A previous analysis posted in TRADING2DAY.com analysed the pattern that was forming in the US dollar index. Then we mentioned that a pattern was forming and that it needed to break below the neckline in order to decline as much as the HEAD of the pattern.
As you can see in the daily chart above, the neckline never really broke and prices bounced upwards towards the purple pitchfork resistance and the . Prices currently trade above the resistance level. This could be the addition of another worrying signal for the US markets.
As shown below, S&P and the Dollar index are inversely related. It is very common and usual that when one rises the other fall.
This is another signal that we should take under serious consideration when it comes to the security of our long positions. Apart from the bearish pattern in Europe, this comes at a time where a correction is very possible in the US indices. Caution is advised. Better safe than sorry.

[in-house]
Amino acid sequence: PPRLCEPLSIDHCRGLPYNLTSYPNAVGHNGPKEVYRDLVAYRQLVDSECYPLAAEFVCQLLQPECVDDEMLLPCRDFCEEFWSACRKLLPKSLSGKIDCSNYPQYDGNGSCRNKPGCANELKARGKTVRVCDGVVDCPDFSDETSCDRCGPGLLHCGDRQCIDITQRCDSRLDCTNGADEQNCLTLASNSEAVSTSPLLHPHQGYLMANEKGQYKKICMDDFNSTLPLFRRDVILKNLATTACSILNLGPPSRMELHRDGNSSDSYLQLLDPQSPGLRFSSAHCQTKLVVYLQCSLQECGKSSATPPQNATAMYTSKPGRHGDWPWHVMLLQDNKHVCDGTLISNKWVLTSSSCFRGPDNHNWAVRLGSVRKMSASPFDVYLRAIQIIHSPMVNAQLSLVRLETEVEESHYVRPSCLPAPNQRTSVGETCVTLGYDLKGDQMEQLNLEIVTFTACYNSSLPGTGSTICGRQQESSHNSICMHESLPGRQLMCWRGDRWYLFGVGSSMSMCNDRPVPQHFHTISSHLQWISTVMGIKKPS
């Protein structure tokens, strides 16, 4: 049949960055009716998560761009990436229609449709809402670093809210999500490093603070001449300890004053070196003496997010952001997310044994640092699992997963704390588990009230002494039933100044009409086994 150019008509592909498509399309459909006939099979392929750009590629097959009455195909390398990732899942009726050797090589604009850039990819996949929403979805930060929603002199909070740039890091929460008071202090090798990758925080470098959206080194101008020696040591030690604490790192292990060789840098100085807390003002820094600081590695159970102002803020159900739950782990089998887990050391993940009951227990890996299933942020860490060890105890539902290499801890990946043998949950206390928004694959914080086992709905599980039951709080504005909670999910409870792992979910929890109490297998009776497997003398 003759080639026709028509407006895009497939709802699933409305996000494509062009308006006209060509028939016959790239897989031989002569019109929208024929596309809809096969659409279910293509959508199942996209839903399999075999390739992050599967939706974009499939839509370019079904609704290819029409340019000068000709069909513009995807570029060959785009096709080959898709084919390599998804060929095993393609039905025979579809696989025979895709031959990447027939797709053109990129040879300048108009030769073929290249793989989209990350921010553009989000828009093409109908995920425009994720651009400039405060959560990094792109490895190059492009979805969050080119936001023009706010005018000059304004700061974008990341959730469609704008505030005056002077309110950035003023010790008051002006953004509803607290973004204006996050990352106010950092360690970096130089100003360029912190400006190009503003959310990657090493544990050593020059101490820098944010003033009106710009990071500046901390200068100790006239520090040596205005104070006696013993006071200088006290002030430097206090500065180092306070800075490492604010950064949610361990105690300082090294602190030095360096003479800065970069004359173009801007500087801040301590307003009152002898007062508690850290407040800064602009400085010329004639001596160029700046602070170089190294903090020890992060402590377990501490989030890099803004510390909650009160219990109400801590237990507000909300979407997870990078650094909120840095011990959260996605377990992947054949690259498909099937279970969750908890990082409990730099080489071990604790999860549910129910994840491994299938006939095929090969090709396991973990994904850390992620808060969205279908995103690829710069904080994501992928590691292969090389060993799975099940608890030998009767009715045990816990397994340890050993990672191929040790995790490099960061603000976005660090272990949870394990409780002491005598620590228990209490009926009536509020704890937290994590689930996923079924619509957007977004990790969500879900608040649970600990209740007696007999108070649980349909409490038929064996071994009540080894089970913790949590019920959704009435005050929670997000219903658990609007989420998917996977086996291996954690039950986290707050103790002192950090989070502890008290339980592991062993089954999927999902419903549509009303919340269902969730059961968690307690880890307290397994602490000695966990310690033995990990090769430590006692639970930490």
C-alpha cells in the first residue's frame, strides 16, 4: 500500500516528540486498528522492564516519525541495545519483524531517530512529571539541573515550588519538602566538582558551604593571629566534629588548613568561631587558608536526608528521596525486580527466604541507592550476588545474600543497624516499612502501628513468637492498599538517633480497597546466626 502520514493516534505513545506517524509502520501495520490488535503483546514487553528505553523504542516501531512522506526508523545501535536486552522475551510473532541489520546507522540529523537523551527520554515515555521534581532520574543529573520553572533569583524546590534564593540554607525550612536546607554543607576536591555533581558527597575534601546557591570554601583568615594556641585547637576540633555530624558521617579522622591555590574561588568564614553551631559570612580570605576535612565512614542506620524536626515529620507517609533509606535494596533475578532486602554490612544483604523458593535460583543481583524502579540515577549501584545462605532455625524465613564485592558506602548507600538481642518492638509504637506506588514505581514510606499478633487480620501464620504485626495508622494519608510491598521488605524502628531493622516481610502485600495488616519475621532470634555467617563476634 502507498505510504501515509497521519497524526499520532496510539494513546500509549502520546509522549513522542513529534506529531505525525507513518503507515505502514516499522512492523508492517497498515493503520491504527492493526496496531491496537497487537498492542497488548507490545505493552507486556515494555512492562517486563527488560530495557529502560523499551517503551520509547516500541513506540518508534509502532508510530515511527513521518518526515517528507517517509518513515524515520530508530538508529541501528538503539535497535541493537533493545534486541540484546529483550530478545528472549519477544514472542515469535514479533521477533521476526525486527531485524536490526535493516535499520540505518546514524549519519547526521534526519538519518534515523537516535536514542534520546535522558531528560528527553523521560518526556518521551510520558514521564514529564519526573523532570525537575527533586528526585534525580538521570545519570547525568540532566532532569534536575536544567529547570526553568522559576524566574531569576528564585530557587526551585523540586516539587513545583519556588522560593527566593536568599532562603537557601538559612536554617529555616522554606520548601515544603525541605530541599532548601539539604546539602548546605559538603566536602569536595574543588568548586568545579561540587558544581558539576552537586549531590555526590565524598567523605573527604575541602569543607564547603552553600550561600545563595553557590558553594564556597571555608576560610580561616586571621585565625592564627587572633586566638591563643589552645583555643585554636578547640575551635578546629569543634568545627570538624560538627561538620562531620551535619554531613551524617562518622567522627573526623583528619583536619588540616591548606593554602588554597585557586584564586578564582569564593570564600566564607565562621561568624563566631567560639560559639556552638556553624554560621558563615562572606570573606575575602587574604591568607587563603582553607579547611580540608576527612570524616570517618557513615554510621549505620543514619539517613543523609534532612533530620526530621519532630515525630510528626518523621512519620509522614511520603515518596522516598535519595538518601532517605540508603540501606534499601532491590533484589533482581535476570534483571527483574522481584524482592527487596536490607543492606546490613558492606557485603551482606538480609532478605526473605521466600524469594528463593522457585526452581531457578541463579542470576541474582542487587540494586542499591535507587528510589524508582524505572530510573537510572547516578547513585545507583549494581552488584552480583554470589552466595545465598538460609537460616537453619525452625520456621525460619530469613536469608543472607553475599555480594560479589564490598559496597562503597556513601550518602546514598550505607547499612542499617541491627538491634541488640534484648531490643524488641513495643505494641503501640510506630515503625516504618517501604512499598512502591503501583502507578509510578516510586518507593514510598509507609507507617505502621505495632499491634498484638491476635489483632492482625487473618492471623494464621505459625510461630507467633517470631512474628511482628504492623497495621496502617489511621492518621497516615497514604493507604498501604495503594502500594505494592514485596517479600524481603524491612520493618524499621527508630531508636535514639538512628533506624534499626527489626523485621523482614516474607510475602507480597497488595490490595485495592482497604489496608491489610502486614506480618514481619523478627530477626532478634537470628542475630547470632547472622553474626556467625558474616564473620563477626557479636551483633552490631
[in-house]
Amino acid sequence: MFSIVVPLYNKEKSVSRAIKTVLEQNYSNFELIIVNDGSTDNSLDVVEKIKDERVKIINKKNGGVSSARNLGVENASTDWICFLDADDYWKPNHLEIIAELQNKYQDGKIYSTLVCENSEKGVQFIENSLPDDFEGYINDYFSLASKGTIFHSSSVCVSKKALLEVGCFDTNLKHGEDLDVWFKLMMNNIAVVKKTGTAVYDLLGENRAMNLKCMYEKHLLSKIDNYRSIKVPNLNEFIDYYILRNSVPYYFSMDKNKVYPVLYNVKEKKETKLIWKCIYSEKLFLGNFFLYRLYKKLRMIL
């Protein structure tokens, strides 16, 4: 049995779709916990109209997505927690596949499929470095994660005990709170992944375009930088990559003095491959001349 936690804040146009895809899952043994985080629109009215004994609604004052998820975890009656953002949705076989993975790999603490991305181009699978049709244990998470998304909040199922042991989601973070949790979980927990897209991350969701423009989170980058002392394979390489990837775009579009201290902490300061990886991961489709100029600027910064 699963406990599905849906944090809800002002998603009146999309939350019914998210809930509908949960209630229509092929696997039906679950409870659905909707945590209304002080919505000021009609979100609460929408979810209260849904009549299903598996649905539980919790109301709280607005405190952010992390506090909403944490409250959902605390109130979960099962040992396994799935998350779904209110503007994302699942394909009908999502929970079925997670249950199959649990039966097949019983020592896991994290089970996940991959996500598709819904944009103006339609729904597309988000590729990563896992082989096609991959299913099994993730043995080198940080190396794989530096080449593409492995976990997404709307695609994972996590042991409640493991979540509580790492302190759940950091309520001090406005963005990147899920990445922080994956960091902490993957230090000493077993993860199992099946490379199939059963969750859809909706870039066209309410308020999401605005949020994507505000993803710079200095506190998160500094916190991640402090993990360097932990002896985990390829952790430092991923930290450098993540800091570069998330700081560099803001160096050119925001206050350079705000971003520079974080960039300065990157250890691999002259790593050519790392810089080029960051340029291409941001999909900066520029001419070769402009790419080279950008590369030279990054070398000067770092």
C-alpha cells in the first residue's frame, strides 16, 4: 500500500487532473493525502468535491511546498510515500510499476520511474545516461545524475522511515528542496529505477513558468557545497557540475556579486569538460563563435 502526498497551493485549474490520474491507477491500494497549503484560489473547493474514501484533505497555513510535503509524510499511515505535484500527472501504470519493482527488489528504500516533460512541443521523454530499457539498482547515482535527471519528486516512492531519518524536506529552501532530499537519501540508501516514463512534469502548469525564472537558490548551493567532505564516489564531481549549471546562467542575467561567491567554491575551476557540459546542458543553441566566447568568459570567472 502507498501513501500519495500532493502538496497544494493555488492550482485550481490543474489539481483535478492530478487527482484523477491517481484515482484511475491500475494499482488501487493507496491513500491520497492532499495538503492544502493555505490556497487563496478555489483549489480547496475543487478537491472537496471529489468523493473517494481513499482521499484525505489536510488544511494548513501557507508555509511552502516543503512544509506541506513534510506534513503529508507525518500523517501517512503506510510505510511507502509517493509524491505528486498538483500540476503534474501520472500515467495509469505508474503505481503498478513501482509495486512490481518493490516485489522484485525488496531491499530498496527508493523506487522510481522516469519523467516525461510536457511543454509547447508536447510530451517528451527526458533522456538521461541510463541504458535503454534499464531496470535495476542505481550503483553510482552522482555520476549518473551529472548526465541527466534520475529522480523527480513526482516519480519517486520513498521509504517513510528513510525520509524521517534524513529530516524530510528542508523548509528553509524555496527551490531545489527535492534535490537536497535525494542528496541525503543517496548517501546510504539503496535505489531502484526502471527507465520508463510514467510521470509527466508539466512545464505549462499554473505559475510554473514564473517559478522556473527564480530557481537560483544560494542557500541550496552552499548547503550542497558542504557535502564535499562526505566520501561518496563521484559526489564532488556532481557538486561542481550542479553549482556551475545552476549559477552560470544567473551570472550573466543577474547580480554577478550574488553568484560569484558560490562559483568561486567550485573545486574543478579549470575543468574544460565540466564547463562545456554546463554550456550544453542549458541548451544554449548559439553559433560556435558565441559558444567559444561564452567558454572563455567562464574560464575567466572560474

As always, thank you for taking the time to catch up on my thinking.
A technical analysis term used to describe a chart formation in which a stock's price:
1. Rises to a peak and subsequently declines.
2. Then, the price rises above the former peak and again declines.
3. And finally, rises again, but not to the second peak, and declines once more.
The first and third peaks are shoulders, and the second peak forms the head.
A chart used in technical analysis that shows support and resistance, and momentum and trend directions for a security or investment. It is designed to provide relevant information at a glance using moving averages (tenkan-sen and kijun-sen) to show bullish and bearish crossover points. The "clouds" (kumo, in Japanese) are formed between spans of the average of the tenkan-sen and kijun-sen plotted six months ahead (senkou span B), and of the midpoint of the 52-week high and low (senkou span B) plotted six months ahead.